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The RNLI and the Coast Guard are appealing to the public to exercise caution when participating in any activity on and near the water during the Christmas and New Year period and at all times to be mindful of the restrictions in place to deal with the COVID pandemic. Many traditional Christmas and New Year swims which ordinarily had safety measures in place have been cancelled. Accordingly, anybody planning such activity should check up to date guidance and ensure that they have made appropriate safety arrangements.

The second half of 2020 saw a significant increase in water-based incidents placing extra demands on Search and Rescue providers including Coast Guard and RNLI volunteer crews. Mindful of the increased levels of participation in open water swimming both organisations are highlighting the risks of suffering cold water shock, which is a very real danger for anyone entering water which is 15°C or below. Average sea temperature around Ireland at this time of year are just 6-10°C. This can pose a risk of hypothermia, even for the most experienced of open water swimmers.

The top safety tips from the Coast Guard and the RNLI for open water swimming are:

  • Always check the weather forecast and understand the local effects of wind, tides and currents. 
  • Never swim alone and if possible, have somebody ashore who is familiar with your plans and can observe your progress.
  • Only swim in sheltered areas with which you are familiar and swim parallel to the shore.
  • Stay within your depth – know your limits including how long to stay in the water
  • Ensure that you are visible from the shore. Wear a brightly coloured swim cap or use a tow float to increase your visibility in the water.
  • Wearing a wetsuit is advisable to help stay warm.
  • Acclimatise to cold water slowly to reduce the risk of cold-water shock.
  • Get warmed up afterwards. Wrap up well in extra layers of clothing
  • If in doubt, don’t go out!
  • Tell someone else where you’re going and when you’ll be back.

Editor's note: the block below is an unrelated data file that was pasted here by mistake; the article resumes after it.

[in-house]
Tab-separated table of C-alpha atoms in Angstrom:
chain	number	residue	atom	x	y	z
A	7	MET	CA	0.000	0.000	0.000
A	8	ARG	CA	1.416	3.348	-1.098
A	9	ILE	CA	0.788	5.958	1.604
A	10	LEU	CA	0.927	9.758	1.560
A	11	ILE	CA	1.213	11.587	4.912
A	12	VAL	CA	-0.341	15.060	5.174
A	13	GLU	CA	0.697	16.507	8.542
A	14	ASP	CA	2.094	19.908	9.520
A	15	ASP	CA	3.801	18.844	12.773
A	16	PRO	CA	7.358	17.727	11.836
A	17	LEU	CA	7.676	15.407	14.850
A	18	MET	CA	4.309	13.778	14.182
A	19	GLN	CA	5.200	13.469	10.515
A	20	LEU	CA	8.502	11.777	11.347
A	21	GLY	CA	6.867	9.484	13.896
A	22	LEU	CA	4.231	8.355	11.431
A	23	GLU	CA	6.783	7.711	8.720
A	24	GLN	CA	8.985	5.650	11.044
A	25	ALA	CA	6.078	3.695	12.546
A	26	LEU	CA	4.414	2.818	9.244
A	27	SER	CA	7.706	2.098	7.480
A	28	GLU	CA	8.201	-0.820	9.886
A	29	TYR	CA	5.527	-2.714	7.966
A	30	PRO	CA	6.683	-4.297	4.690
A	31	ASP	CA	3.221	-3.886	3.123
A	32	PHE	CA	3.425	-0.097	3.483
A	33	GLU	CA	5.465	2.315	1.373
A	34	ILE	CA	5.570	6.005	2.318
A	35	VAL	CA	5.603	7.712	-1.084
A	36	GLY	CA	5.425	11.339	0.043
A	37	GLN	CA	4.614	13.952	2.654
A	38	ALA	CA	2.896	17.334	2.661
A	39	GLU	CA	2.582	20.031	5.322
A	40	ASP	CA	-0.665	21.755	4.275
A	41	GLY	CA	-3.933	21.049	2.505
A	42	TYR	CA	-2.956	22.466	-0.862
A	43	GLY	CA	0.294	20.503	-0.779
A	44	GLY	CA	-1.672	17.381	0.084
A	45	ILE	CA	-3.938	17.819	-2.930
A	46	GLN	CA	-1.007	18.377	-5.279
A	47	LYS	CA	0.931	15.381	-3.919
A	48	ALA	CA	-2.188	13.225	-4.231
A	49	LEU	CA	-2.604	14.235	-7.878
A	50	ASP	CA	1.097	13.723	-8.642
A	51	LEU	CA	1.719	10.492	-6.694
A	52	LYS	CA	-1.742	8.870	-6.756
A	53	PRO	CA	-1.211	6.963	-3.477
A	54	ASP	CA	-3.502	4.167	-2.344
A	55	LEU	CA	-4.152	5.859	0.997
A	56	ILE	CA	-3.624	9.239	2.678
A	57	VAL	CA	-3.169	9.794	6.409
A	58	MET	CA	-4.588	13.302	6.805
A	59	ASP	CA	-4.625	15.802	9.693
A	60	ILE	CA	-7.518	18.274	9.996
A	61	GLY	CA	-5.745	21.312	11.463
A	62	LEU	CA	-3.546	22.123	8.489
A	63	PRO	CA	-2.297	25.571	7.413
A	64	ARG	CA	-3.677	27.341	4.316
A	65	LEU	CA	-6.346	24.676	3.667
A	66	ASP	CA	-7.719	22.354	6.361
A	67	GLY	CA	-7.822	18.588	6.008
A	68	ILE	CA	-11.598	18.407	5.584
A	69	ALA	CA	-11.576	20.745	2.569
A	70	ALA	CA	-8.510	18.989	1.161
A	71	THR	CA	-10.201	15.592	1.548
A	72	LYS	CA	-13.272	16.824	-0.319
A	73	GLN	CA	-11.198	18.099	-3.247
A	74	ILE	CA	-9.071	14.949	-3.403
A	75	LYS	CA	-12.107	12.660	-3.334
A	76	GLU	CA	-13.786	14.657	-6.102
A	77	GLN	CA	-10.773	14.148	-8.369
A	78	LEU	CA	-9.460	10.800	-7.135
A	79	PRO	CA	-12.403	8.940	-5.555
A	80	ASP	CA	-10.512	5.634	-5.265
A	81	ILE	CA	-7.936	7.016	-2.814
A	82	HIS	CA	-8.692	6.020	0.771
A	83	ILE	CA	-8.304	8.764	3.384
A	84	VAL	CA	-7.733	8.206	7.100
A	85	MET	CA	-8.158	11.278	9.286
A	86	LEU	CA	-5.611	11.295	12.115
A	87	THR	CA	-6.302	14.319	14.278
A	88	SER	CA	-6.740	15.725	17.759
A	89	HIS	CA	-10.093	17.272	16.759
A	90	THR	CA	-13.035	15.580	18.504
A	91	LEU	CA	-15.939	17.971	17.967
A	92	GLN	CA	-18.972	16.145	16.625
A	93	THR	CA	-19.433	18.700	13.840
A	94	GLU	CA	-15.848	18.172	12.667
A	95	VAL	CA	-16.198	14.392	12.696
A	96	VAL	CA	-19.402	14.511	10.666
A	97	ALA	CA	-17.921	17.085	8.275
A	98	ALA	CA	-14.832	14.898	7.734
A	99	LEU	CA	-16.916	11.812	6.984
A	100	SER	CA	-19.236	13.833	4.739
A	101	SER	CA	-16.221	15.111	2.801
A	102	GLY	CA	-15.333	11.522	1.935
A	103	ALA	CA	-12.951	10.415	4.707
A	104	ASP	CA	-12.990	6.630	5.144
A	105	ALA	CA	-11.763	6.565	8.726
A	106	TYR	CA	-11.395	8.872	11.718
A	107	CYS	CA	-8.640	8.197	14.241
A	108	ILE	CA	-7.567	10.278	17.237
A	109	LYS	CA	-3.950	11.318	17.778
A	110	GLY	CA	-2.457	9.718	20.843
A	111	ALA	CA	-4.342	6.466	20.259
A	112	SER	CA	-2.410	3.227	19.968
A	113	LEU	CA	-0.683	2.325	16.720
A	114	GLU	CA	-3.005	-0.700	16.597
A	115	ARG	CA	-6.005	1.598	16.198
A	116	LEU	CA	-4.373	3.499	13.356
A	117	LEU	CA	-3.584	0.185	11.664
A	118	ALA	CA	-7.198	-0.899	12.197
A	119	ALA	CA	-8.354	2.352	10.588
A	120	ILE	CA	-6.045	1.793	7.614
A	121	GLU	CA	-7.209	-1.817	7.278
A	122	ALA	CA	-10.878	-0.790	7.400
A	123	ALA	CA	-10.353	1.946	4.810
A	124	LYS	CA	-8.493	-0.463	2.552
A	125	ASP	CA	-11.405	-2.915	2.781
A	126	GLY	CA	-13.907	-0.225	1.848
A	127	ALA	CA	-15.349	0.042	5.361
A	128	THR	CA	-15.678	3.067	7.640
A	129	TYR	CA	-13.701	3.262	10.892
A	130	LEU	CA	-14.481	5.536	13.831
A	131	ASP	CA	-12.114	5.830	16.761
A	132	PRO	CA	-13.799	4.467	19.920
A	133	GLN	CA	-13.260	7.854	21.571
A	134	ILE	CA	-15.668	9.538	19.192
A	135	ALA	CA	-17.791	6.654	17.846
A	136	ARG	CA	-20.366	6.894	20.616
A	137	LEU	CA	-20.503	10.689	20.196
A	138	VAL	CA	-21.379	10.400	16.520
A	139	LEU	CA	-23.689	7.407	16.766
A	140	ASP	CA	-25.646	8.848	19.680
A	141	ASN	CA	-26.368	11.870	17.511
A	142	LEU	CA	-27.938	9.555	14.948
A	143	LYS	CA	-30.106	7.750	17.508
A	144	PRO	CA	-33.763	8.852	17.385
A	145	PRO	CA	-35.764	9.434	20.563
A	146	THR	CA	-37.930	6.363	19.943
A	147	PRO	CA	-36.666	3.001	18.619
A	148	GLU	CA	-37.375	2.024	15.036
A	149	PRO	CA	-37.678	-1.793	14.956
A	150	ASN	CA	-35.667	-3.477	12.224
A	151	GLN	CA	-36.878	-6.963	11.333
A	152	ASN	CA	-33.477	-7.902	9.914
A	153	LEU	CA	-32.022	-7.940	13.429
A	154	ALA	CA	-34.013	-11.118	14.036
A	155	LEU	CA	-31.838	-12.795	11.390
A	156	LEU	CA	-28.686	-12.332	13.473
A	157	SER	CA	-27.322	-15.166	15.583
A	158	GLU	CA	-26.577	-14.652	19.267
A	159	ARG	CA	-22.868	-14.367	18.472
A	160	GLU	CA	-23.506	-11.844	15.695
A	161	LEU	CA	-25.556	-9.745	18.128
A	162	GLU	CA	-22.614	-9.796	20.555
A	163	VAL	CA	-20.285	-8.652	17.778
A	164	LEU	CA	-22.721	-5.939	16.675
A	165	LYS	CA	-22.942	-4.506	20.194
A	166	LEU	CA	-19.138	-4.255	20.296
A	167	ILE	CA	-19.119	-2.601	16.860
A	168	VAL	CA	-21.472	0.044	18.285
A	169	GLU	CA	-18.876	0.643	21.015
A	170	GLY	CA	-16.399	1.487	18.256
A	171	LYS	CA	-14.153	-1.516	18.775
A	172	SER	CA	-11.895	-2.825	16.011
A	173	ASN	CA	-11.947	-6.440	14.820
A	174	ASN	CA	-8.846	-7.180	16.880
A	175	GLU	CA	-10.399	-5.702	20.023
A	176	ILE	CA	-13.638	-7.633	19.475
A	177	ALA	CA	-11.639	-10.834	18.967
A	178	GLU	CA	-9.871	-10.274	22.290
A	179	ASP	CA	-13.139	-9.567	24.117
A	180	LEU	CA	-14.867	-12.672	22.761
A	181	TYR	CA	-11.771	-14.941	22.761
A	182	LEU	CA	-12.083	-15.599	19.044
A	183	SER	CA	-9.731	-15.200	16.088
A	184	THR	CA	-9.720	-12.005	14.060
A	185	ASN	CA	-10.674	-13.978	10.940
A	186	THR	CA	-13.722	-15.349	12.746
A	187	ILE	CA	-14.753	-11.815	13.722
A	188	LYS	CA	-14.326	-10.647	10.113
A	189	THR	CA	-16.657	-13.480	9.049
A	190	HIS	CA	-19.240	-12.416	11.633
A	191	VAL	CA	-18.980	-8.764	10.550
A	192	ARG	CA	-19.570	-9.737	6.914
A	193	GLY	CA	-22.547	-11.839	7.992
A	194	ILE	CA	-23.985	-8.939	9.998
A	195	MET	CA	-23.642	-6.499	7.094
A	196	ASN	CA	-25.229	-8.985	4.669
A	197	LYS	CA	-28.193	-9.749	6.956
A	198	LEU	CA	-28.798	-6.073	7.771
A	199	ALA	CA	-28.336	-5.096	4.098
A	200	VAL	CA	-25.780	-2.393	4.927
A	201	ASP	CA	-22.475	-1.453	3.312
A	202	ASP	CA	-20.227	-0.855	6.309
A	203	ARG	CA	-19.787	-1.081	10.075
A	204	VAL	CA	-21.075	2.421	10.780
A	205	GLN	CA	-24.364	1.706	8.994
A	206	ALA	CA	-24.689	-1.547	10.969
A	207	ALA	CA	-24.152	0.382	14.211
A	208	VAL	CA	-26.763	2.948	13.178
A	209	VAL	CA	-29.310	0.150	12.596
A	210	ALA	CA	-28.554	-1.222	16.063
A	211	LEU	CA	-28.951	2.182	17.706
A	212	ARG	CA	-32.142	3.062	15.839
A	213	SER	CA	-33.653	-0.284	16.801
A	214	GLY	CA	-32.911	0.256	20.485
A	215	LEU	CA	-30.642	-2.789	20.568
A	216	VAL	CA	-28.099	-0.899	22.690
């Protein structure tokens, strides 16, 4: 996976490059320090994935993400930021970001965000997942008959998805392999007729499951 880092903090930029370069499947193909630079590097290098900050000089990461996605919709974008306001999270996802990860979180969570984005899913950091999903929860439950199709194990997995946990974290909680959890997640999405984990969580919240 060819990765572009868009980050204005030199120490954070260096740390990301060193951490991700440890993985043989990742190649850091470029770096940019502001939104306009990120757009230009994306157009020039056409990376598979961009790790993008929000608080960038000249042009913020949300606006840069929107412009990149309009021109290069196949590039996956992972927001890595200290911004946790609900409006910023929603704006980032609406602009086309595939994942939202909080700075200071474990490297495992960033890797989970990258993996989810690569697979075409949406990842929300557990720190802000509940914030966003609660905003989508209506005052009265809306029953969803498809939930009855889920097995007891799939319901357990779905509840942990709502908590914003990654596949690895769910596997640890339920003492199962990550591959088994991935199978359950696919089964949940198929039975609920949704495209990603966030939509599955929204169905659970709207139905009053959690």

As the year draws to a close, thanks have been paid to the men and women involved in search and rescue for their incredible service throughout the year. Volunteers have been called out to help at all hours of the day and night and they have been on the frontline of saving lives and keeping people safe.

Irish Coast Guard, Head of Operations Gerard O’Flynn said: ‘We wish to say a special thank you to everybody involved in SAR for their commitment and service in these extraordinary times with a special thank you to the volunteer members of the rescue services.

He added: People love to get out and about over the Christmas and New Year period. For those who have an opportunity to go on coastal walks always remember to Stay Back Stay High Stay Dry – and this year please be especially mindful of Covid related restrictions. Open water swimming this time of the year is only for experienced participants and never ever swim alone.’

RNLI Water Safety Lead Kevin Rahill added: ‘RNLI and Coast Guard volunteers have played an enormous role this year in keeping people safe as they took to the water in greater numbers. We wish to thank everyone involved in search and rescue and their families and employers who support our volunteers.

‘No one goes into the water in the expectation of needing to be rescued but we are asking anyone considering going for a swim to understand the dangers and not take unnecessary risks so they can have a good time, safely. It is important to respect the water and there are a number of things you can do to help ensure you have an enjoyable and safe time such as not swimming alone, staying in your depth and knowing how to warm up properly afterwards, which sounds obvious but is crucial to avoid any delayed effects of the cold and hypothermia.’

Published in RNLI Lifeboats

Fifty-one lives were saved from drowning by rescuers who will receive recognition at Water Safety Ireland’s National Annual Awards Ceremony, broadcast online on Tuesday 24th November at 7 pm.